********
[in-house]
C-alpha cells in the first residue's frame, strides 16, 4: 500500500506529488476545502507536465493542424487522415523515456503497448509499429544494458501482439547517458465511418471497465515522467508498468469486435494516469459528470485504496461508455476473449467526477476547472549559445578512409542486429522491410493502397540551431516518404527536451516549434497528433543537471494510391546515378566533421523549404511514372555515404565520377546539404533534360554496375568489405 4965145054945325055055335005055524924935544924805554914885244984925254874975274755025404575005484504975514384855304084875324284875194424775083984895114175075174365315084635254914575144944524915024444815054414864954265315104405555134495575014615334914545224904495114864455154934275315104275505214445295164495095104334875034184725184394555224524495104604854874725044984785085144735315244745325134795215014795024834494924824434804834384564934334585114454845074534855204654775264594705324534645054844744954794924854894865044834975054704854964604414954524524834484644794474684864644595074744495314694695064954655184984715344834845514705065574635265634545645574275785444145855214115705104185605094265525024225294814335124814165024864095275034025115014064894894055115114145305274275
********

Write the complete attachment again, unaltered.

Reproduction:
[in-house]
C-alpha cells in the first residue's frame, strides 16, 4: 500500500506529488476545502507536465493542424487522415523515456503497448509499429544494458501482439547517458465511418471497465515522467508498468469486435494516469459528470485504496461508455476473449467526477476547472549559445578512409542486429522491410493502397540551431516518404527536451516549434497528433543537471494510391546515378566533421523549404511514372555515404565520377546539404533534360554496375568489405 4965145054945325055055335005055524924935544924805554914885244984925254874975274755025404575005484504975514384855304084875324284875194424775083984895114175075174365315084635254914575144944524915024444815054414864954265315104405555134495575014615334914545224904495114864455154934275315104275505214445295164495095104334875034184725184394555224524495104604854874725044984785085144735315244745325134795215014795024834494924824434804834384564934334585114454845074534855204654775264594705324534645054844744954794924854894865044834975054704854964604414954524524834484644794474684864644595074744495314694695064954655184984715344834845514705065574635265634545645574275785444145855214115705104185605094265525024225294814335124814165024864095275034025115014064894894055115114145305274275